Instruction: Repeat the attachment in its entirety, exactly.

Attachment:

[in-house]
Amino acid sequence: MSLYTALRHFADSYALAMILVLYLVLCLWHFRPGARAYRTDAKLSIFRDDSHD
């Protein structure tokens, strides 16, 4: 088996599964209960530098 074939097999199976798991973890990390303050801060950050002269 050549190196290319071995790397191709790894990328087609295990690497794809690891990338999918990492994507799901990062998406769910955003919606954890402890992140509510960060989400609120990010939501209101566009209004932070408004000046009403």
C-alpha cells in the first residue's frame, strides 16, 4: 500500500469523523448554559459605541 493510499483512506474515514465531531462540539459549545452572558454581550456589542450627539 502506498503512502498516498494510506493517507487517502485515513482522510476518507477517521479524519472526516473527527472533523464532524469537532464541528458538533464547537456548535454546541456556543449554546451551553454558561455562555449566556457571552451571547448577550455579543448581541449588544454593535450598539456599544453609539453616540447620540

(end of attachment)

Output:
[in-house]
Amino acid sequence: MSLYTALRHFADSYALAMILVLYLVLCLWHFRPGARAYRTDAKLSIFRDDSHD
């Protein structure tokens, strides 16, 4: 088996599964209960530098 074939097999199976798991973890990390303050801060950050002269 050549190196290319071995790397191709790894990328087609295990690497794809690891990338999918990492994507799901990062998406769910955003919606954890402890992140509510960060989400609120990010939501209101566009209004932070408004000046009403």
C-alpha cells in the first residue's frame, strides 16, 4: 500500500469523523448554559459605541 493510499483512506474515514465531531462540539459549545452572558454581550456589542450627539 502506498503512502498516498494510506493517507487517502485515513482522510476518507477517521479524519472526516473527527472533523464532524469537532464541528458538533464547537456548535454546541456556543449554546451551553454558561455562555449566556457571552451571547448577550455579543448581541449588544454593535450598539456599544453609539453616540447620540